Conventional wisdom says exhaust backpressure is bad. If you want to maximize horsepower, the thinking goes, you have to minimize backpressure. Consider the ultimate low-restriction exhaust system: A Top Fuel dragster like the one you see above. Each cylinder gets its own exhaust pipe, which, at roughly three feet long, only serves to steer the exhaust flow up and away from the engine—in the process, using the force of the exhaust to create a little extra downforce to boost traction.
But there's a conflicting theory that you'll hear: Too little backpressure is a bad thing. According to this line of thinking, if your exhaust system is too free-flowing, it can actually decrease your power output. Though if you ask a forum poster to explain this, you'll likely end up with an even foggier understanding of the science.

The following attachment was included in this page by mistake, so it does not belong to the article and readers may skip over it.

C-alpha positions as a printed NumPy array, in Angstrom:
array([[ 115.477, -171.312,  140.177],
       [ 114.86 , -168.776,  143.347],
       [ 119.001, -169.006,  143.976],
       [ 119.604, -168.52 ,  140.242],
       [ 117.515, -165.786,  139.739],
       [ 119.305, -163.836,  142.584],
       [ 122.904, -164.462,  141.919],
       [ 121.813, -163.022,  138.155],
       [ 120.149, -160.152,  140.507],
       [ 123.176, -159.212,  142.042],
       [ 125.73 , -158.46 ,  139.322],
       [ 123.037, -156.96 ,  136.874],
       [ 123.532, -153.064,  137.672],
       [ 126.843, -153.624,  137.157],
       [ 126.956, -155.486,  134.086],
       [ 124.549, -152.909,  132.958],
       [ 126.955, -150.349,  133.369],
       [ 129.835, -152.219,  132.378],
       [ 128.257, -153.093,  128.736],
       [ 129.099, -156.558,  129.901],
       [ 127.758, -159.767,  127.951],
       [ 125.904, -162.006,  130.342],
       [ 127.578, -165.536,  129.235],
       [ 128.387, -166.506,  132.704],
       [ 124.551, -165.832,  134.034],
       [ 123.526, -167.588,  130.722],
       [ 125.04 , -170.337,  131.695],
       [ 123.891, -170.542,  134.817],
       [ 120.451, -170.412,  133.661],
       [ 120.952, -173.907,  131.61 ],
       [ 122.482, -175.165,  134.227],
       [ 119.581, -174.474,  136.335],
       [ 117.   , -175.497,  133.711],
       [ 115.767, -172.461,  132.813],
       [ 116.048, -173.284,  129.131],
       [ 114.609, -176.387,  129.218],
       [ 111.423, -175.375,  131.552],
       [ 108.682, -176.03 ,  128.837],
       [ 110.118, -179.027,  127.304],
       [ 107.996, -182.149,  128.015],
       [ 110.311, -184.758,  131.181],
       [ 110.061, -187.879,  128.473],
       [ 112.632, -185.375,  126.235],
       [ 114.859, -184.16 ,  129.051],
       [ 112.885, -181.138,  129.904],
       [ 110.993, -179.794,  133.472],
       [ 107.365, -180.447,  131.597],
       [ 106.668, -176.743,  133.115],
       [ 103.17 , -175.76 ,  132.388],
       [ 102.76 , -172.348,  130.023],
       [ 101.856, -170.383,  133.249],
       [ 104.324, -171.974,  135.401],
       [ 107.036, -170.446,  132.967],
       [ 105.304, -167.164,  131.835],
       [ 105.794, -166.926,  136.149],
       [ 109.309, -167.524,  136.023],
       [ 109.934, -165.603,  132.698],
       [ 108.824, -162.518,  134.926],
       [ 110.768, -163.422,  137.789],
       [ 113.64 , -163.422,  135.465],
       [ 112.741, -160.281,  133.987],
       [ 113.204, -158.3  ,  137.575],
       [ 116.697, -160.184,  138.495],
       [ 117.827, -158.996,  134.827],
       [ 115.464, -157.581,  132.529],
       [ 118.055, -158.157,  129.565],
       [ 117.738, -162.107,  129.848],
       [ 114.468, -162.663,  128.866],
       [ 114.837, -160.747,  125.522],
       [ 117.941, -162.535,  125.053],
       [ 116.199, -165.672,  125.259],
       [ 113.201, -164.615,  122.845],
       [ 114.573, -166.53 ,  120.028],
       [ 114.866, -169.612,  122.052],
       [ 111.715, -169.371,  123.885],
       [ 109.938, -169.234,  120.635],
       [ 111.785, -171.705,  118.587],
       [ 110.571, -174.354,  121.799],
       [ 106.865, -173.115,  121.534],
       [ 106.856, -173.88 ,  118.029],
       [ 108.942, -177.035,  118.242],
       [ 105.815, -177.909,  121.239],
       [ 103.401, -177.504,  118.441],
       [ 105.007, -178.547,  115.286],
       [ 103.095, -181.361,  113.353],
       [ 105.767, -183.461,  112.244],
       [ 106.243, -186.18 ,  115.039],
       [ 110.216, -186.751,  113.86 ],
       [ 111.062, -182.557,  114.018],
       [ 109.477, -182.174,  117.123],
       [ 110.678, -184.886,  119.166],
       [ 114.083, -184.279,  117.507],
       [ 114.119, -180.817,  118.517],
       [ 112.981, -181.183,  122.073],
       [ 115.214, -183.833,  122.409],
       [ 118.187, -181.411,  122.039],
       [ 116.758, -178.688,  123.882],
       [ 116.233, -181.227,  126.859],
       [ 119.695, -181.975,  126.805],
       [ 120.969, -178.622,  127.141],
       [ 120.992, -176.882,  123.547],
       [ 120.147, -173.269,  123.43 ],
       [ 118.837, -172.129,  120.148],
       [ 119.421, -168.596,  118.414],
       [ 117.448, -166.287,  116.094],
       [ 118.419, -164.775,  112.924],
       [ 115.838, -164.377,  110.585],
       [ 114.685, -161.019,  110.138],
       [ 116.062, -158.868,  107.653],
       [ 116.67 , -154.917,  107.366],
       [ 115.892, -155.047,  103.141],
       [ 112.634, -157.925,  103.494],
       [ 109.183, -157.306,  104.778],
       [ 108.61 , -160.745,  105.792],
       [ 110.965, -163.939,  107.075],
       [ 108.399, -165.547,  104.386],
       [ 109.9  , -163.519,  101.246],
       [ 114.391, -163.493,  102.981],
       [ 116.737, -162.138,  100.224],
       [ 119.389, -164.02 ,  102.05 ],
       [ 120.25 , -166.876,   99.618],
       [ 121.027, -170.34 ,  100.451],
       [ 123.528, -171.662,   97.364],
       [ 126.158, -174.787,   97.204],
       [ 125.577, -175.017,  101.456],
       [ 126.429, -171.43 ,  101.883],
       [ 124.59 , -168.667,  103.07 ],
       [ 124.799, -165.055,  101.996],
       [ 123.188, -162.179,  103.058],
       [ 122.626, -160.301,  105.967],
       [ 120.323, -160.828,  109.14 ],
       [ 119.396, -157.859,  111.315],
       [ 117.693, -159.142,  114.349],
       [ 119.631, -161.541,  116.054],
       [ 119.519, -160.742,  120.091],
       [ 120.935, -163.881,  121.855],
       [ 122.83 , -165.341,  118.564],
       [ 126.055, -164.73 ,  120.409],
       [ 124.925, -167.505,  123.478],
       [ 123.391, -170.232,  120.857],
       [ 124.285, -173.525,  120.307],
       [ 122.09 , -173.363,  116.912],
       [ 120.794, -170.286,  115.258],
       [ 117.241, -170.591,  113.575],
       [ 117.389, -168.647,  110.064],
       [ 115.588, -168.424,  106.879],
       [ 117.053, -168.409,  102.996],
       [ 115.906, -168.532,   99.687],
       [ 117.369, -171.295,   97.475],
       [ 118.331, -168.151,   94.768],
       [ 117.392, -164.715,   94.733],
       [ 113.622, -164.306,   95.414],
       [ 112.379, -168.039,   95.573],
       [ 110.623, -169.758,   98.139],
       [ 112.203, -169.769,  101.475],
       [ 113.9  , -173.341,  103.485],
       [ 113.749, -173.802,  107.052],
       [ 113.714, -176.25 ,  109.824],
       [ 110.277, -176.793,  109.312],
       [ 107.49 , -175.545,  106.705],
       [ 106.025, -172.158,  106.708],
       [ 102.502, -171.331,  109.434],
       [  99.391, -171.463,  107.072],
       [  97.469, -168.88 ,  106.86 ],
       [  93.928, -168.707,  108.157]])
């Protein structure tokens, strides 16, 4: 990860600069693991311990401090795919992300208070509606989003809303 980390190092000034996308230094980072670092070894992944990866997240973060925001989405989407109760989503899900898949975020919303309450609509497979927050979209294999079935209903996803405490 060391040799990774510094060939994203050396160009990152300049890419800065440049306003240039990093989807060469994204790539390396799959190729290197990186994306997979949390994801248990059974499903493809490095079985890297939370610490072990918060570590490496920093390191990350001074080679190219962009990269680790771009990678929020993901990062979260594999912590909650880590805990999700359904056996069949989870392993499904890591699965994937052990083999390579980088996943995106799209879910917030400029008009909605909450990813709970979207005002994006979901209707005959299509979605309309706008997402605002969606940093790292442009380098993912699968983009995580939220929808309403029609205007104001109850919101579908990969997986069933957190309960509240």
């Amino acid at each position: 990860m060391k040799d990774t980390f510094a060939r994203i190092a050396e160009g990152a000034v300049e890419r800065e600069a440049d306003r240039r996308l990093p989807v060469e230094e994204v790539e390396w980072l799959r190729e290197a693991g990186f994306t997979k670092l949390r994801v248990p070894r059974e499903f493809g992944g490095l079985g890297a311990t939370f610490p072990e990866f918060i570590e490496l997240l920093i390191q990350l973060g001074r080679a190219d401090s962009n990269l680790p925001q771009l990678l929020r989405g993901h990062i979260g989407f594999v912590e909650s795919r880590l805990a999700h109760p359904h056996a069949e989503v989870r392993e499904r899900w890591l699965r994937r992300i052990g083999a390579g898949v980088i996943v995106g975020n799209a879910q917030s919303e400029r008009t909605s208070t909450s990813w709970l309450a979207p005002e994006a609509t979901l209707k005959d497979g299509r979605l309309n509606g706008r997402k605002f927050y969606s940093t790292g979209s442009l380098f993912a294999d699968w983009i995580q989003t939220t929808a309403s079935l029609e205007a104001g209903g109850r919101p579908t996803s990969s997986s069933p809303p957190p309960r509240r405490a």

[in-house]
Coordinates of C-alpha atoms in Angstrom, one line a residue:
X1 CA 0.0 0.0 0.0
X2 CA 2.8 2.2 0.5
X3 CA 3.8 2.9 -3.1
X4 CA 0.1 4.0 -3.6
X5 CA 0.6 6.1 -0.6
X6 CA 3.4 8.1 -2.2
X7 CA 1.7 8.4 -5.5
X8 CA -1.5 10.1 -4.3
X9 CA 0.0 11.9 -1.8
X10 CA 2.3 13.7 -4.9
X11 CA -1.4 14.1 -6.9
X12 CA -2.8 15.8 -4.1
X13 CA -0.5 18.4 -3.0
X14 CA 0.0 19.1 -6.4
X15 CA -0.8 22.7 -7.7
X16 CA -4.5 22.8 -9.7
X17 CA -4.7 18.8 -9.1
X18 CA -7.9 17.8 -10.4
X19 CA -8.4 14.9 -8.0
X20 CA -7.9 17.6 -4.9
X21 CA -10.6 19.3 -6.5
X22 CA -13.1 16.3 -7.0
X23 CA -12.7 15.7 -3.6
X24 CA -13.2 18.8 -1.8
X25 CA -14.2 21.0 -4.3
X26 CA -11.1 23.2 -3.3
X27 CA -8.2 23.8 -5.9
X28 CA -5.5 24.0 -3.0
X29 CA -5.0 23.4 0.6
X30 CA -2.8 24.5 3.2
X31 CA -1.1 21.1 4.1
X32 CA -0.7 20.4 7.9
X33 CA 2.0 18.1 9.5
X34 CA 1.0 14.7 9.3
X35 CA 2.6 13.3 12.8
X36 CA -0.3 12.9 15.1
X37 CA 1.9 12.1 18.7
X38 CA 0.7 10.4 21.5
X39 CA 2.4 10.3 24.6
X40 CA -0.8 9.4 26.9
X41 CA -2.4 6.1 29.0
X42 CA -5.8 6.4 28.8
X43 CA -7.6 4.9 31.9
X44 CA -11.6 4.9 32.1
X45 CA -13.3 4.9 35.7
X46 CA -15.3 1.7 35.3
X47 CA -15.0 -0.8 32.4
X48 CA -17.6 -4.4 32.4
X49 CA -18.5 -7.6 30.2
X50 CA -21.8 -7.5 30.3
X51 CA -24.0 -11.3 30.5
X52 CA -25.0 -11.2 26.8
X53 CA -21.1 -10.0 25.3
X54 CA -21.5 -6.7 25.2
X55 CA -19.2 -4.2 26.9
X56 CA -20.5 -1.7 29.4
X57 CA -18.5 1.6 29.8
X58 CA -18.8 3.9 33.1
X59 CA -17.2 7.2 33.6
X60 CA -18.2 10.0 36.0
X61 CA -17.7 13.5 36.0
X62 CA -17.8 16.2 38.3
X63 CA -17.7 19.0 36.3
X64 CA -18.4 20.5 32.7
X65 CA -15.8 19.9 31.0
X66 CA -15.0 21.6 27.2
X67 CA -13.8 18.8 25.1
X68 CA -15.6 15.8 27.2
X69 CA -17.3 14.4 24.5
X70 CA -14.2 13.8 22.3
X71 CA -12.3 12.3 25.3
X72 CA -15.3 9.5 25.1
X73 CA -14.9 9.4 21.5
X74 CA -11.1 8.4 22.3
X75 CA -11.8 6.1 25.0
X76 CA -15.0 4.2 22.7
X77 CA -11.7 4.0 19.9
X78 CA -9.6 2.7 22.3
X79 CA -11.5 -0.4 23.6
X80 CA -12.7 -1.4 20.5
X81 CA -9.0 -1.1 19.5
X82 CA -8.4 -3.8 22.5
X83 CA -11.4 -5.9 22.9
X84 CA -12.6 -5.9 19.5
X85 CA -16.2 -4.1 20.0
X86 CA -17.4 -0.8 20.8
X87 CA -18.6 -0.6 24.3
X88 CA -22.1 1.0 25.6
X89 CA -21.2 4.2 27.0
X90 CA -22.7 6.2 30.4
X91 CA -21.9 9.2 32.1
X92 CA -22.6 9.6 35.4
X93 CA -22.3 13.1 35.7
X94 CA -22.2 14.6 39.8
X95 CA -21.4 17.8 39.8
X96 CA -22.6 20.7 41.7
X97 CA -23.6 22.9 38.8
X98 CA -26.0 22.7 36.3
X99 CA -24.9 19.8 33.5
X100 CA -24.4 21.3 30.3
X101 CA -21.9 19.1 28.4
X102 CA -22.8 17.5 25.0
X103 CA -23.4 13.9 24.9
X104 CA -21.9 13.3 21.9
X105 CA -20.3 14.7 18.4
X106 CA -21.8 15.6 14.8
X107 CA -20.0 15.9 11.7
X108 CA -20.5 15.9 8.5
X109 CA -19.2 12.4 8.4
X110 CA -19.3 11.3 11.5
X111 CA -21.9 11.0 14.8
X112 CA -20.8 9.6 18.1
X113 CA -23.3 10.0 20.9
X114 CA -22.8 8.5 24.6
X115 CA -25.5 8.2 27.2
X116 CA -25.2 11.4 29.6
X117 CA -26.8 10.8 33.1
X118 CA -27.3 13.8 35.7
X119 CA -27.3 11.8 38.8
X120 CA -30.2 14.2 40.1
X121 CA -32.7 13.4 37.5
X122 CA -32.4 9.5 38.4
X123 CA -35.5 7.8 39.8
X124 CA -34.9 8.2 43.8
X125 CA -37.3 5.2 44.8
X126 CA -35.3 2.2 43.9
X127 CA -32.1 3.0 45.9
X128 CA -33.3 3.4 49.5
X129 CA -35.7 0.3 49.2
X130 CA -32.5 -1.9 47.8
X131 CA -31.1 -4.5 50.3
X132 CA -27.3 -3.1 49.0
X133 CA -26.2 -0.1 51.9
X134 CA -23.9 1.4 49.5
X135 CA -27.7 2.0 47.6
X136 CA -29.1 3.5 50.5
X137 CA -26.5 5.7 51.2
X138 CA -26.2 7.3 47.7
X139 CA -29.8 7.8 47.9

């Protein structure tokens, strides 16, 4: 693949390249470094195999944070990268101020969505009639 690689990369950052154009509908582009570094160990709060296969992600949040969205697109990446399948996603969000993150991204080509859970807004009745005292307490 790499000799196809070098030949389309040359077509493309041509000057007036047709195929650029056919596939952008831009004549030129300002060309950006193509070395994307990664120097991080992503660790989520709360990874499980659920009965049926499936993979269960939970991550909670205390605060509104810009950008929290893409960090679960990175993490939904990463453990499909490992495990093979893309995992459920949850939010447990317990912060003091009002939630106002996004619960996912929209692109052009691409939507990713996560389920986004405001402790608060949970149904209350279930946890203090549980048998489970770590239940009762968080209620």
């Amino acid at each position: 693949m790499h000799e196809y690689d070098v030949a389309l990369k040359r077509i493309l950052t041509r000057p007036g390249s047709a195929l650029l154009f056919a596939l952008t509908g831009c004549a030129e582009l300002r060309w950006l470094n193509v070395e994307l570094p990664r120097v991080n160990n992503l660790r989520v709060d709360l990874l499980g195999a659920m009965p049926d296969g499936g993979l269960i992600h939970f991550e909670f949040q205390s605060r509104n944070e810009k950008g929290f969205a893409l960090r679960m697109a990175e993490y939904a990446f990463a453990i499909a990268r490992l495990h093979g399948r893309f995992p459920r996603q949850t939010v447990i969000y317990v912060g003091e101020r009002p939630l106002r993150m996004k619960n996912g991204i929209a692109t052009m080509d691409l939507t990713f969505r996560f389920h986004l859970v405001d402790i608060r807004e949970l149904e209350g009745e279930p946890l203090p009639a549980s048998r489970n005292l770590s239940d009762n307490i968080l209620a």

Thankfully, is here to set the record straight. As it turns out, backpressure is simply bad for power output. But the too little backpressure argument? That's a whole different matter.
Basically, when people claim that a certain amount of backpressure is beneficial, they're mixing up backpressure and scavenging. The latter is a phenomenon where the movement of gases through the exhaust system creates a partial vacuum that can actually suck the exhaust out of the cylinder. A properly-designed exhaust system maximizes this effect across a wide RPM range, efficiently evacuating spent exhaust gases using a precisely tuned and shaped exhaust system.
We could go on, but we'd rather let Fenske explain the fine details, as he's imminently more qualified for the task.